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One of the key features of any language or run-time environment is its support for types. A language that makes available a limited number of types or that limits the programmer's ability to extend the language's built-in types isn't a language with a long life expectancy. However, having a unified type system has many other benefits as well.
The CTS plays an integral role in allowing language interoperability because it defines the set types that a .NET compiler must support in order to interoperate with other languages. The CTS itself is defined in the Common Language Specification (CLS). The CLS defines a single set of rules for every .NET compiler, ensuring that each compiler will output code that interacts with the CLR consistently. One of the CLS requirements is that the compiler must support certain types defined in the CTS. The benefit being that because all .NET languages are using a single type system, you are assured that objects and types created in different languages can interact with one another in a seamless manner. It's this CTS/CLS combination that helps make language interoperability more than just a programmer's dream.
Singly Rooted Object Hierarchy
As I mentioned earlier, an important CTS characteristic is the singly rooted object hierarchy. In the .NET Framework, every type in the system derives from the System.Object base class. An important diversion from the C++ language, in which there is no implied base class for all classes, this single base class approach is endorsed by OOP theorists and is implemented in most mainstream object-oriented language. The benefits to a singly rooted hierarchy aren't immediately apparent, but over time you'll come to question how languages were designed before this type of hierarchy was adopted.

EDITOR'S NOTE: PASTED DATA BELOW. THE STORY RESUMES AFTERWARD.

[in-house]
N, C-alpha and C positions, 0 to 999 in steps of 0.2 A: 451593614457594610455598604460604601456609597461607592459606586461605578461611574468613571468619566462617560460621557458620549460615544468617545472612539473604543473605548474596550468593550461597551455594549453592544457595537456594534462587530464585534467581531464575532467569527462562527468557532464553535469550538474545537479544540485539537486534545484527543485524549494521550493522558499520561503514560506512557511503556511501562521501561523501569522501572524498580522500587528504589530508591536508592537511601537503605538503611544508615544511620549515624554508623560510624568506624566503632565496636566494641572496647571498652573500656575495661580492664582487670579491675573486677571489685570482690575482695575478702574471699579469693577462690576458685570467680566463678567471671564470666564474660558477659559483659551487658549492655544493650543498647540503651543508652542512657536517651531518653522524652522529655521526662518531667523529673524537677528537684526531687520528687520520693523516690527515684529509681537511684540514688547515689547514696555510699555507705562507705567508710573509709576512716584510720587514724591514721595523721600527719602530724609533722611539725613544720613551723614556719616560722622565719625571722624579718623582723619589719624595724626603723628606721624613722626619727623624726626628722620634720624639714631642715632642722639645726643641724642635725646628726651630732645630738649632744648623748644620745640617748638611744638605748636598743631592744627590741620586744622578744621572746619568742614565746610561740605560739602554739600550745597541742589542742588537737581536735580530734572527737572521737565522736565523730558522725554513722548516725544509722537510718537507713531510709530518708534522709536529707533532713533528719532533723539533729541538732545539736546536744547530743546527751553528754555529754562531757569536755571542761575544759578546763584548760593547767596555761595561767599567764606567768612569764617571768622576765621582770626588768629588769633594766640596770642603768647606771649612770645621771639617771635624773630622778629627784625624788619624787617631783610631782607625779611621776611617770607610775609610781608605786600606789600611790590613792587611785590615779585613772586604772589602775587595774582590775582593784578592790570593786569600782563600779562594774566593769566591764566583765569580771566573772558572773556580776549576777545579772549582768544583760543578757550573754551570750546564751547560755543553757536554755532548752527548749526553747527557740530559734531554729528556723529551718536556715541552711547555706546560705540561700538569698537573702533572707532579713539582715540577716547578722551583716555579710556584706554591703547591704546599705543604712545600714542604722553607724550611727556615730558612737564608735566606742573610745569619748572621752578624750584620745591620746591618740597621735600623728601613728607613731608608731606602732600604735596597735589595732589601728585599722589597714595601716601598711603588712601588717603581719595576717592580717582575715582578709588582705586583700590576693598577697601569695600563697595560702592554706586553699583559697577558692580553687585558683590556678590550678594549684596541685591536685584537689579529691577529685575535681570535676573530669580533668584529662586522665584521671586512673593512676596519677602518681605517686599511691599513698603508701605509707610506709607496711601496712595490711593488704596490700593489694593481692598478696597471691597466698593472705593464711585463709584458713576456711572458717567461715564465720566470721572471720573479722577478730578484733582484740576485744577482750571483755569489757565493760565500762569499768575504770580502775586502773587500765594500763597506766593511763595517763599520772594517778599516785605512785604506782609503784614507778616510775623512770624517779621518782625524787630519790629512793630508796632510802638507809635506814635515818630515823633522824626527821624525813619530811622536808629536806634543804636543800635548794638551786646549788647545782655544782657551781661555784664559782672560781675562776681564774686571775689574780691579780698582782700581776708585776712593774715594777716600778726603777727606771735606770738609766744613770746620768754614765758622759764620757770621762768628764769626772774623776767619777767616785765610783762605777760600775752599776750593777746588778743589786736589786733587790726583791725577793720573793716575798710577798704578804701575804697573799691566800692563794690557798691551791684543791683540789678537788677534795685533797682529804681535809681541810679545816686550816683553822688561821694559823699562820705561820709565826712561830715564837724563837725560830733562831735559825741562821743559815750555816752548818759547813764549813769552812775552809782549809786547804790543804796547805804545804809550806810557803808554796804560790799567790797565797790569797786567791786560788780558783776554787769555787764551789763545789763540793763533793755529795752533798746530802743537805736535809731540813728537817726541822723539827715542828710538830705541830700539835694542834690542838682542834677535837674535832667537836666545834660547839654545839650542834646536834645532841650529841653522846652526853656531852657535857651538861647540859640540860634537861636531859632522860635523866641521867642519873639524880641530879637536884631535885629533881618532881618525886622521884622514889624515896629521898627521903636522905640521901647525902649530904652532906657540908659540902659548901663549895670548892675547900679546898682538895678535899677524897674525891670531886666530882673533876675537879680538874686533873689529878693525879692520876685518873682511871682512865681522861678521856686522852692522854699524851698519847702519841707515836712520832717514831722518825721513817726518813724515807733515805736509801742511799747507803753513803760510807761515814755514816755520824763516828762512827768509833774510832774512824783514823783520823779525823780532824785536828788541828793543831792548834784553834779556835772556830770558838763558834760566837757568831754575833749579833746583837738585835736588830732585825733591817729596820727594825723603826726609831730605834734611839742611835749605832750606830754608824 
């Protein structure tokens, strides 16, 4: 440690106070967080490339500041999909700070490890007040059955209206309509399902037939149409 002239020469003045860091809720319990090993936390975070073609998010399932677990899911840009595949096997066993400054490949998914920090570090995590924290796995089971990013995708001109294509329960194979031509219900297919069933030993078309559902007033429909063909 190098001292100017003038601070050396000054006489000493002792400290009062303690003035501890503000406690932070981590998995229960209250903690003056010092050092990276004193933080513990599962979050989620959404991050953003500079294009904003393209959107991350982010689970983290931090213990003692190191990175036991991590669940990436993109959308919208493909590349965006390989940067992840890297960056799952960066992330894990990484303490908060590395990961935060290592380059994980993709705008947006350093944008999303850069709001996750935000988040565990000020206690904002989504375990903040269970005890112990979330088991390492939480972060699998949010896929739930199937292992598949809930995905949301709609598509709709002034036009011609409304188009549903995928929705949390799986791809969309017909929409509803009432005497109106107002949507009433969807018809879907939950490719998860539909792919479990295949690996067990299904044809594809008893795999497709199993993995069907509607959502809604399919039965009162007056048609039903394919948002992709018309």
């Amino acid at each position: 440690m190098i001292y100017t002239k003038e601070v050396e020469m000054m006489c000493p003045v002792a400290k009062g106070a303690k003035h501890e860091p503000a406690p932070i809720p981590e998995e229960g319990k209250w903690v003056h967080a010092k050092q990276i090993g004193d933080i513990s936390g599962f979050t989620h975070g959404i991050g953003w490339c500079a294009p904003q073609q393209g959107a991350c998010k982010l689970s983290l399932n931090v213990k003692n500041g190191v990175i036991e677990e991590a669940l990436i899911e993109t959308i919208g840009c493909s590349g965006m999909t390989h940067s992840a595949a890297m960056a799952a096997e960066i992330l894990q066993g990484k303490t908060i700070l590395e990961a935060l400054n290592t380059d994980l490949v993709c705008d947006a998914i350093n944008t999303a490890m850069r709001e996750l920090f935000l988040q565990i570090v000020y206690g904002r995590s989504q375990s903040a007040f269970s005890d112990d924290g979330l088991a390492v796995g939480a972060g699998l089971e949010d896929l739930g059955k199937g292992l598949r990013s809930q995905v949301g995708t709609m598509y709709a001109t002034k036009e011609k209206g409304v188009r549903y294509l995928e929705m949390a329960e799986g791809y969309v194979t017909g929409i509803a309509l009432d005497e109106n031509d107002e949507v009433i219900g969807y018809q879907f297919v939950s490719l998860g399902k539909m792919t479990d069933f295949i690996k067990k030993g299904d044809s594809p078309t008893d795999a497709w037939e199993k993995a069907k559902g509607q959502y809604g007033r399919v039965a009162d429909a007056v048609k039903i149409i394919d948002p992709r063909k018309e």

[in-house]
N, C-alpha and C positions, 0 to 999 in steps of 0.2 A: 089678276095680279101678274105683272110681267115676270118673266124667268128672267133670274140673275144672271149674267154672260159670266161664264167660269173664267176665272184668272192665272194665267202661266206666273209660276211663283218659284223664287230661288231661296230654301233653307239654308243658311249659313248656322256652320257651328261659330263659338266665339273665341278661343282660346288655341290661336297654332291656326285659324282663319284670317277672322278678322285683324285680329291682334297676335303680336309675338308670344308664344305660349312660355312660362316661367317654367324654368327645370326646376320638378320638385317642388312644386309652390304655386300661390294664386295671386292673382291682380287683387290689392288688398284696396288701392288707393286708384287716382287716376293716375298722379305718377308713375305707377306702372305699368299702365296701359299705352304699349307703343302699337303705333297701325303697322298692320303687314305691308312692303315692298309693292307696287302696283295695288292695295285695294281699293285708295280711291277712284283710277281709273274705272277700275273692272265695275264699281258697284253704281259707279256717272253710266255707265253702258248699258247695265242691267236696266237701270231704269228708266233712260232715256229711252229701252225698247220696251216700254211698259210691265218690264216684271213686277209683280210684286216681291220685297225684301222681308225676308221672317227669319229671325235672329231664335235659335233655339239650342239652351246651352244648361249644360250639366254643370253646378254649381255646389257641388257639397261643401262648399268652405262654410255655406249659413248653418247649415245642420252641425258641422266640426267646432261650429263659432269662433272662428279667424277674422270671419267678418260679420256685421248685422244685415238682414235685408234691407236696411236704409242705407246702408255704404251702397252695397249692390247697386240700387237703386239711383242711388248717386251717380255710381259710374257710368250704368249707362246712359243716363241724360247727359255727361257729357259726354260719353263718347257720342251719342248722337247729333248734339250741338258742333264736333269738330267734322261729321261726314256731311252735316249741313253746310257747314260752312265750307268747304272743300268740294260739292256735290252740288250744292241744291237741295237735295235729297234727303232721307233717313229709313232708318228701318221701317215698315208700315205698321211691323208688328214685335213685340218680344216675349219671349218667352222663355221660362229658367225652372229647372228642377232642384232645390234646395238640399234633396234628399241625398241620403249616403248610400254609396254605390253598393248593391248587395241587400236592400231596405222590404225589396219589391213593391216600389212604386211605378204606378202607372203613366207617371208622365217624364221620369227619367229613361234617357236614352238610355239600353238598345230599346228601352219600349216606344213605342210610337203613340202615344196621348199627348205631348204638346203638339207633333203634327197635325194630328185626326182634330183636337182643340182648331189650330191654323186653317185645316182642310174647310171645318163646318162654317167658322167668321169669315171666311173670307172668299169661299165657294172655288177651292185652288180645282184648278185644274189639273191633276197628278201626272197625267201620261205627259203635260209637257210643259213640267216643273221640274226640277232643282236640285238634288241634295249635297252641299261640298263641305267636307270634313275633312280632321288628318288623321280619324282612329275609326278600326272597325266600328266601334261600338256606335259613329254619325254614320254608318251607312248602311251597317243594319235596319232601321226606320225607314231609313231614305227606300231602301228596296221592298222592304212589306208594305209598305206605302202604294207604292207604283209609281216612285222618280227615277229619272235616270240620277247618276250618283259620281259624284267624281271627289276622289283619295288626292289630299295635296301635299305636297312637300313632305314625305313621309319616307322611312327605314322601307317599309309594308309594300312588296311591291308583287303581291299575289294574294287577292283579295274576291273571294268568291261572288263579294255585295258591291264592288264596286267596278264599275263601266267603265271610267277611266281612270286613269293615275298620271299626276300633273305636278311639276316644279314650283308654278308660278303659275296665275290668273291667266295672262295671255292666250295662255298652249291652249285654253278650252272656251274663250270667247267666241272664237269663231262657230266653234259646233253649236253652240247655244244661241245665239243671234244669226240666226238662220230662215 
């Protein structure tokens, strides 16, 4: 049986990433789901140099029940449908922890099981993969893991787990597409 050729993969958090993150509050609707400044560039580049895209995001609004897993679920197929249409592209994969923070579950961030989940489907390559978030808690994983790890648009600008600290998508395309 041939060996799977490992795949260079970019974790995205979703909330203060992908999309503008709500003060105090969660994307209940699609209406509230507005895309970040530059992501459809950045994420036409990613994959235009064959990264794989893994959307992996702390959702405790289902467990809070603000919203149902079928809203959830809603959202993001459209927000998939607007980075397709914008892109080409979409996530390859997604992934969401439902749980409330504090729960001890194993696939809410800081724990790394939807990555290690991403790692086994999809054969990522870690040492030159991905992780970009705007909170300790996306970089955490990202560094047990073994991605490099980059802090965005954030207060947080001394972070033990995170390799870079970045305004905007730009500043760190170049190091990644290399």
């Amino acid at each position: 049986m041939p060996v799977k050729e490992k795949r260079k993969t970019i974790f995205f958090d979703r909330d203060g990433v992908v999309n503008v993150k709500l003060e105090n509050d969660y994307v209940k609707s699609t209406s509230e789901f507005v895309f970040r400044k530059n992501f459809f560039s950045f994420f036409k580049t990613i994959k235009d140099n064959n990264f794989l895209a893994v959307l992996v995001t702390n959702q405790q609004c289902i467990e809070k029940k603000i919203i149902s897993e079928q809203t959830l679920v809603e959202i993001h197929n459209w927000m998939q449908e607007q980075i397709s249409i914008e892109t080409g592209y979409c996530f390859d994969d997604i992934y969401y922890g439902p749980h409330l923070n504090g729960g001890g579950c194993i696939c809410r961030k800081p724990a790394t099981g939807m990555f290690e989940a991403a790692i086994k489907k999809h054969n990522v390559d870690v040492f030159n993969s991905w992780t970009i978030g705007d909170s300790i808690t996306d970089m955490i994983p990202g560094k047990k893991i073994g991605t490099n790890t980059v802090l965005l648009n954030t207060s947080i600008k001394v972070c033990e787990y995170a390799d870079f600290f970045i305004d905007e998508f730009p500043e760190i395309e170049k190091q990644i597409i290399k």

A singly rooted object hierarchy is the key to a unified type system because it guarantees that each object in the hierarchy has a common interface and therefore everything in the hierarchy will ultimately be of the same base type. One of the main drawbacks of C++ is its lack of support for such a hierarchy. Let's consider a simple example to see what I mean.
Say you've built up an object hierarchy in C++ based on a base class of your own making. We'll call this base class CFoo. Now say you want to integrate with another object hierarchy whose objects all derive from a base class called CBar. In this example, the object hierarchies have incompatible interfaces and it's going to require a lot of effort to integrate these two hierarchies. You might have to use some sort of wrapper class with aggregation or use multiple inheritance to make this work. With a singly rooted hierarchy, compatibility is not an issue because each object has the same interface (inherited from System.Object). As a result, you know that each and every object in your hierarchy-and, crucially, in the hierarchies of third-party .NET code-has a certain minimal set of functionality.
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